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Intel's "DOITM" Security Feature Not Intended For Always-On Use, Linux Patches To Be Revised
Last week I wrote about Linux developers evaluating a new "DOITM" security mitigation for the latest Intel CPUs. While the cost for now of engaging the Data Operand Independent Timing Mode (DOITM) functionality is minimal, following internal Intel engineering discussions it looks like the Linux kernel patches will need to be re-worked with this functionality not intended to always be enabled.
As summed up in last week's testing article, recent and future Intel processors aren't guaranteed to be "constant time" with respect to their data operands unless a special model specific register flag is set. This caused concerns particularly around the cryptography code for Linux that there is no longer a guarantee of constant time and that the instruction execution time can vary depending upon the data operated on. The constant time execution is necessary to avoid possible side channel attacks. But in enabling the new Intel flag to ensure constant time, it comes with admitted performance implications.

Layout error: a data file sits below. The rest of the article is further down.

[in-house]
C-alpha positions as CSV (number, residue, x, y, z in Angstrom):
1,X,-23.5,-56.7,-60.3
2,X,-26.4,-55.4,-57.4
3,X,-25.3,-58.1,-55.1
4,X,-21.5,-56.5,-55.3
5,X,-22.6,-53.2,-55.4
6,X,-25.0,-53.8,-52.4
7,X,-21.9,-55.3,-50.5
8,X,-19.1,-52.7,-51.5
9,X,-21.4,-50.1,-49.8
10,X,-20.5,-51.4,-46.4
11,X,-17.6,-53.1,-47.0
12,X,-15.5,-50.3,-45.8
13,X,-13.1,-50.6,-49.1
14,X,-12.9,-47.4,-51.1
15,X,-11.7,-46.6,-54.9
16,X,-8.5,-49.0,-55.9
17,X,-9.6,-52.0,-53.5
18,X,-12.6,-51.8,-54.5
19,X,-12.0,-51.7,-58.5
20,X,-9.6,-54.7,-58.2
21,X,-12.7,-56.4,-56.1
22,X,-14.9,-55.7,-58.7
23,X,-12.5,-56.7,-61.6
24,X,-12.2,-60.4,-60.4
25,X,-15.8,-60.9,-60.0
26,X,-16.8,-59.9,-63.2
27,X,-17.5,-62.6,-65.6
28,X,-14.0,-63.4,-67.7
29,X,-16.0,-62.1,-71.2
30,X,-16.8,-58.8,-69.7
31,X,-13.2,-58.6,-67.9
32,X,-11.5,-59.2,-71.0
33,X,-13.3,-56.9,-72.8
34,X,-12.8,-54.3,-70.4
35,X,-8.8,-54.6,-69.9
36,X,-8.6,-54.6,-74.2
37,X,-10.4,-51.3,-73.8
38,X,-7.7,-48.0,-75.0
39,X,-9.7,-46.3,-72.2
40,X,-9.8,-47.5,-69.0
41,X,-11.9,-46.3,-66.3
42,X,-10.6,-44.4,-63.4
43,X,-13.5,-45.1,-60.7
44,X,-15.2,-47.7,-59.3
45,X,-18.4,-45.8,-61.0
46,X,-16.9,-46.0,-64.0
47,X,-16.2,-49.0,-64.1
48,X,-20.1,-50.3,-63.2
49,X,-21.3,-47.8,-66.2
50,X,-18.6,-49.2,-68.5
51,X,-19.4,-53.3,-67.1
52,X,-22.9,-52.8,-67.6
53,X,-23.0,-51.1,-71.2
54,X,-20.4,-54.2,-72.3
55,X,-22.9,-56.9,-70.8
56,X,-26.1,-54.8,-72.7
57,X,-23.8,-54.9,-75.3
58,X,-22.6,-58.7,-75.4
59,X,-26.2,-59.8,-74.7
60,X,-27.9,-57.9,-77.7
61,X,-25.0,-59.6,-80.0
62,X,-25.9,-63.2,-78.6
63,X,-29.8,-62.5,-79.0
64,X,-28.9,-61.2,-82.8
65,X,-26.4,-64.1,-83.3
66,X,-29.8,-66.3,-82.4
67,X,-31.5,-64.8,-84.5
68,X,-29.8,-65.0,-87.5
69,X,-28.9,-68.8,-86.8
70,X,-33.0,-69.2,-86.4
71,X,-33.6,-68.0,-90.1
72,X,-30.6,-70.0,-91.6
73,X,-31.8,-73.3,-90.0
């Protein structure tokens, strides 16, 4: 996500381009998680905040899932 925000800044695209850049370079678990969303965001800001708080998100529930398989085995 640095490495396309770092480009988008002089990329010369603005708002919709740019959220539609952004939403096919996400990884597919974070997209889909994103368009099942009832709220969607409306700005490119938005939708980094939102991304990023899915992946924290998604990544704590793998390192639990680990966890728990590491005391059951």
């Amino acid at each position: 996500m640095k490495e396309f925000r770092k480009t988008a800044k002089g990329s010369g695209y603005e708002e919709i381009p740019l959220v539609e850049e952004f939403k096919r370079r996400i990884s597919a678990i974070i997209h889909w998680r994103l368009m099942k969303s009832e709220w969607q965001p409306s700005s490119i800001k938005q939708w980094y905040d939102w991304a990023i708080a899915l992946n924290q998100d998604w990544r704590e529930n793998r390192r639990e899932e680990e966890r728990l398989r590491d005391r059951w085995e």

The performance implications with current generation processors didn't end up being all that significant, but Intel documentation indicates that could increase in the future. With the Linux handling in it's current form is about always having the Data Operand Independent Timing Mode enabled. But now Intel is warning against such a move.